Since 2015, DHF has raised over $11 million and has funded 40 cutting-edge research studies that are changing the future of digestive health.
Ken Jones has lived in Winnetka since the fall of 2003. He is a board member of the Digestive Health Foundation at Northwestern Memorial Hospital and is married to his wife, Sally. They have three children, Brantner, 27, Stephen, 25 and Sarah, 21. Two of his children have Crohn’s Disease.
Acrylic & Mixed Media by Lee Oberlander
Sculpture by David Gista Exhibition: Sept. 16th – Oct. 28th | M-F (10 AM -5 PM)
Opening Reception Thursday, September 26th | 6-10 PM
The Gallery @ A+ C Architects 4840 Main St. | Skokie, IL Contact: 847-829-0801
25% of all sales will benefit the Digestive Health Foundation
Oshi Health: 5 Tricks to Stick with Your Biologic Treatment Schedule featuring DHC physican Dr. Stephen B. Hanauer
When you have inflammatory bowel disease (IBD), following your treatment plan is one of the most important things you can do to achieve and maintain remission. And once you’re in remission, keeping up with your treatment regimen can help you control inflammation and prevent future flares; and ensure the medication maintains its effectiveness. Finding the right medication for you—one that you can keep up with long-term—is the first step. “Go through shared decision making with your doctor to discuss your treatment options,” says Stephen B. Hanauer, MD, professor of medicine and director of the digestive health center at Northwestern University Feinberg School of Medicine in Chicago.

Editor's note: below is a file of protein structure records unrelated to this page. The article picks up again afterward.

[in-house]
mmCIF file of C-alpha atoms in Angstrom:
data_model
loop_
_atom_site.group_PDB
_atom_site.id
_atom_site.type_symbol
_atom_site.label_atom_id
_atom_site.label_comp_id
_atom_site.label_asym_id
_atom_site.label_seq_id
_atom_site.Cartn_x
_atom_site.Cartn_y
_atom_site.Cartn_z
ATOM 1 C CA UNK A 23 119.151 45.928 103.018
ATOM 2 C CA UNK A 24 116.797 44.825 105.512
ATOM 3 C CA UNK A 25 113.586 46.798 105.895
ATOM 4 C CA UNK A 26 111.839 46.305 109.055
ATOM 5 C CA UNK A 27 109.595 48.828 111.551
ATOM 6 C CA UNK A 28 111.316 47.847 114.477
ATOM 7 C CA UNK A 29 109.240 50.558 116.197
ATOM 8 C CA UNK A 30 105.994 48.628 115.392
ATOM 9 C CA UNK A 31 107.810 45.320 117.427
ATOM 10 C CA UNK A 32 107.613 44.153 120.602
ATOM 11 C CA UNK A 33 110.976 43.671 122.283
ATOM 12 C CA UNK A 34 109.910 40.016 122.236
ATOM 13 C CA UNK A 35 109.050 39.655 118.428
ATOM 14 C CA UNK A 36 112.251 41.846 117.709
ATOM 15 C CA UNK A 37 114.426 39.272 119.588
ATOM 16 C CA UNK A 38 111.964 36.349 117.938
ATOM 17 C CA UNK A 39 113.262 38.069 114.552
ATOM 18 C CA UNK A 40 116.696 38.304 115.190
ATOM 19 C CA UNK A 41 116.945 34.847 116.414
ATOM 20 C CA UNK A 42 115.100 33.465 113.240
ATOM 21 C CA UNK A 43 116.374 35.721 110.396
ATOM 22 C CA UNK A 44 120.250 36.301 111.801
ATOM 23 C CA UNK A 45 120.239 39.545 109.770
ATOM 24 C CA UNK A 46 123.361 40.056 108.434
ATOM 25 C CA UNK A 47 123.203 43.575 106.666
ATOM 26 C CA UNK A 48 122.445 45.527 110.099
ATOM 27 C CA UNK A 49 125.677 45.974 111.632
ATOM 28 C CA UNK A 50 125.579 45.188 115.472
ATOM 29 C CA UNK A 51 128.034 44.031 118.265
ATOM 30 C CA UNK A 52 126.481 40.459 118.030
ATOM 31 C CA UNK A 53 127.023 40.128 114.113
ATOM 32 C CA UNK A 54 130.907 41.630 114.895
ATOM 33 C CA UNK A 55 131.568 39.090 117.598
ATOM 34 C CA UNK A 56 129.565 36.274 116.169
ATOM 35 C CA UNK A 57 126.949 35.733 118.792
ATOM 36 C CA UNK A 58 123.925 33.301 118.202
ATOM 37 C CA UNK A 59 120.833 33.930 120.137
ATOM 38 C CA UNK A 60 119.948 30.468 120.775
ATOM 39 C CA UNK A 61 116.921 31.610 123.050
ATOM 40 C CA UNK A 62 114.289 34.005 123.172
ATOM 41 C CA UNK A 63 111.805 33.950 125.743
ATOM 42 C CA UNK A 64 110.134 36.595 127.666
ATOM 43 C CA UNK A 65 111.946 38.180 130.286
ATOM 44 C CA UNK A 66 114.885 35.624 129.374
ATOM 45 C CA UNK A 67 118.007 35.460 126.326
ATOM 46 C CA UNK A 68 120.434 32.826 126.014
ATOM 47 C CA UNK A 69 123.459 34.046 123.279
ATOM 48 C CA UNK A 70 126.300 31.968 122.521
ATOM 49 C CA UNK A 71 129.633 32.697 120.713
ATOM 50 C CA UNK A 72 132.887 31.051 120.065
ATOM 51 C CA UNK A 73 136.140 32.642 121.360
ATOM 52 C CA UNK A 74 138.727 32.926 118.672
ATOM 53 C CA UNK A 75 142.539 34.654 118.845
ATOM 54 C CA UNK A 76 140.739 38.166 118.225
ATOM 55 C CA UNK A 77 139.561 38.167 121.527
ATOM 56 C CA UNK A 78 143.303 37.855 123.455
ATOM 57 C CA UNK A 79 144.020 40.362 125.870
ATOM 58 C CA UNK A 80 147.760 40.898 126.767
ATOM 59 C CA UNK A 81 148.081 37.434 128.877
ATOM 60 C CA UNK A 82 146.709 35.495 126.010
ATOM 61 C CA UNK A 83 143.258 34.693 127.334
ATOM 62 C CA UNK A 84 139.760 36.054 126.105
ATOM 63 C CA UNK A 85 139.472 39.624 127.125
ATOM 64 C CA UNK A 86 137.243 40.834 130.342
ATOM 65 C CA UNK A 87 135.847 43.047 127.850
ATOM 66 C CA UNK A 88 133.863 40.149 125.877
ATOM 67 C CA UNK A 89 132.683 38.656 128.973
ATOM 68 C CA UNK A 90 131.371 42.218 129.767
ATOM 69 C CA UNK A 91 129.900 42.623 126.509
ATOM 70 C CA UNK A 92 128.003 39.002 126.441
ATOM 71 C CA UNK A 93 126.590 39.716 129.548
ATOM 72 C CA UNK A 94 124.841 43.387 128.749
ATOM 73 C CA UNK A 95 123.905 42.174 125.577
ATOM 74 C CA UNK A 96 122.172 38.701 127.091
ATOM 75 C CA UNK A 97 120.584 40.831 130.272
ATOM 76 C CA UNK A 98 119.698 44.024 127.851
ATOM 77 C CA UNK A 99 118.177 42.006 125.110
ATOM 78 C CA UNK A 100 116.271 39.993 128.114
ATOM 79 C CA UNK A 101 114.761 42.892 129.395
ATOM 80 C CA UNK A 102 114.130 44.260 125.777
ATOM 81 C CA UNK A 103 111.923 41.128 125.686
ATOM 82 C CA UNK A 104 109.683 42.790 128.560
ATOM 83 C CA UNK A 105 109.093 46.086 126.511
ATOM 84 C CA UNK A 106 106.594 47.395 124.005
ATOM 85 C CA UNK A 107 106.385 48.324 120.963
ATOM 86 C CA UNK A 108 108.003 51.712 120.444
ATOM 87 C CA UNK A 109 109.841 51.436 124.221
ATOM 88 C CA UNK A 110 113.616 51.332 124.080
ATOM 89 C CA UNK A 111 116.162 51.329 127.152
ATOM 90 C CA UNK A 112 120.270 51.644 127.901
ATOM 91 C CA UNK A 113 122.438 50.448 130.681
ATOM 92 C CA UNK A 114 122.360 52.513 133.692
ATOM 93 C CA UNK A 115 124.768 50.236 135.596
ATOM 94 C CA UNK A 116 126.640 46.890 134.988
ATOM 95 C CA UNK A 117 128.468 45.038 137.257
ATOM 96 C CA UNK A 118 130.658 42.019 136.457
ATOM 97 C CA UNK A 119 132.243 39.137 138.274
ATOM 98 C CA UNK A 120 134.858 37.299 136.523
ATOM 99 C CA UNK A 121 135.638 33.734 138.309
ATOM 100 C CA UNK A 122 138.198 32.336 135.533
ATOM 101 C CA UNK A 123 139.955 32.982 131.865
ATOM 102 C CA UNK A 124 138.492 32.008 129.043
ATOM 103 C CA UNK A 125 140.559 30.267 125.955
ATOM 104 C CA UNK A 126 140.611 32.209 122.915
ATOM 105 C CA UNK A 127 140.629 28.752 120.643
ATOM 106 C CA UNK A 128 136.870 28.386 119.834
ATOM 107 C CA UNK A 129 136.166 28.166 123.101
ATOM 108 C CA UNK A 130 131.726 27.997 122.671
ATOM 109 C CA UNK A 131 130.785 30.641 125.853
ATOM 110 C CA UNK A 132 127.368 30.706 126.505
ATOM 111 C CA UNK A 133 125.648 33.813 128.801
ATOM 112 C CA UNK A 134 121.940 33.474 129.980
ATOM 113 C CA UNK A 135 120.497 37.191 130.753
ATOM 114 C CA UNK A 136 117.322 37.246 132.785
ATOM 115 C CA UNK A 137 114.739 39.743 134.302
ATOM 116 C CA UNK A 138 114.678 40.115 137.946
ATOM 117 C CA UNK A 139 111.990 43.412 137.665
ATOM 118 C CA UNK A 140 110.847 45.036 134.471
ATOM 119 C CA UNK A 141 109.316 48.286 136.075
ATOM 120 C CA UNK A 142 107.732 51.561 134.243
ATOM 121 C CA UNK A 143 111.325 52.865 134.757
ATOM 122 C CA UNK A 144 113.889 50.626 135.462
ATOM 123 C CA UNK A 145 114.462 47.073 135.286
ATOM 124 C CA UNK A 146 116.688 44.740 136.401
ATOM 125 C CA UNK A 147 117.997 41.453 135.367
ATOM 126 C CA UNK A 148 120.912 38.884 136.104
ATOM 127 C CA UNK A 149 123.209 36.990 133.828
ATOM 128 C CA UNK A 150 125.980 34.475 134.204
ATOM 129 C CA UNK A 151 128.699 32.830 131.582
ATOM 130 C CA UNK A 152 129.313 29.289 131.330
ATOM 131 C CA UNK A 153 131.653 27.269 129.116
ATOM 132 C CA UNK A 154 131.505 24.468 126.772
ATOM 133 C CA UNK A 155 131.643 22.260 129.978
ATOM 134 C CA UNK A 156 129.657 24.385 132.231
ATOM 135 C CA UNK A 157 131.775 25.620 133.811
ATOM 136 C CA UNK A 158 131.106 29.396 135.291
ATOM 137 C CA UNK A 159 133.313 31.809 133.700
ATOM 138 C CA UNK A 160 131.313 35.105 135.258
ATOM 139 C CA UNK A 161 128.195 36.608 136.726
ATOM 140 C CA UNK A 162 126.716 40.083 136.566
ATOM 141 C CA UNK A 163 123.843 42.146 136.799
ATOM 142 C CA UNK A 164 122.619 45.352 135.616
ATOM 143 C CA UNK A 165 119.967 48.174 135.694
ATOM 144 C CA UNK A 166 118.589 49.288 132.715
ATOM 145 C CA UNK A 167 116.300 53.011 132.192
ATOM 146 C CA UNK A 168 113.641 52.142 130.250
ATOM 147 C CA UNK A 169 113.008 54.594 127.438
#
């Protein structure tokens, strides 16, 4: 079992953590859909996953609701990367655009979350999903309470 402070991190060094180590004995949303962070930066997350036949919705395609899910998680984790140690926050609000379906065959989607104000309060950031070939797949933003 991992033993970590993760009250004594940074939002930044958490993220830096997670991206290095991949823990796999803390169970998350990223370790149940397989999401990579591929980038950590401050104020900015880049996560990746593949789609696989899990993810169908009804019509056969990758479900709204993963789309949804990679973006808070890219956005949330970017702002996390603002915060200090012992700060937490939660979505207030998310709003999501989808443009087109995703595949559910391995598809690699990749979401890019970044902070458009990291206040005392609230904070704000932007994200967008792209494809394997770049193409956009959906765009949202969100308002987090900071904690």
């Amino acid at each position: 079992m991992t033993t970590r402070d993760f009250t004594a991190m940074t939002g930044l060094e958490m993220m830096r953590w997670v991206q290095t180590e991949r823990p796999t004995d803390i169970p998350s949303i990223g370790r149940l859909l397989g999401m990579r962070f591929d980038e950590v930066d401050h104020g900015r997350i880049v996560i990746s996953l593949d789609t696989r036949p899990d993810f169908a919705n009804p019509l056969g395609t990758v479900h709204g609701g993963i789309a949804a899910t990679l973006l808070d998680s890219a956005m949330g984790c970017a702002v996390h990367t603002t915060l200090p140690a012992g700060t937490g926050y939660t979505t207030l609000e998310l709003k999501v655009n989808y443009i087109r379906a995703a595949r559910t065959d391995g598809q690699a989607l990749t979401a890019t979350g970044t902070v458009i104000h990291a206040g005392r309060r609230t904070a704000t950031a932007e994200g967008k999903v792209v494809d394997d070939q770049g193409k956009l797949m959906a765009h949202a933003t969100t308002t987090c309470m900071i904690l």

Ohsi Health: Skipping your Meds Doesn’t Matter and other Myths to Stop Believing featuring DHC physican Dr. Stephen B. Hanauer
Biologics are a newer class of drugs for treating inflammatory bowel disease (IBD), and—as with any medication—if you’re prescribed a biologic, it’s important to stick with it. “Biologics are foreign proteins, and when levels of biologics get low, two bad things can happen: One, is that the disease comes back; two, is that your body develops antibodies to help it make the medication less effective or ineffective,” says Stephen B. Hanauer, MD, professor of medicine and director of the digestive health center at Northwestern University Feinberg School of Medicine in Chicago. “So it’s very important to stay on schedule with biologic therapies to prevent them from losing response.”
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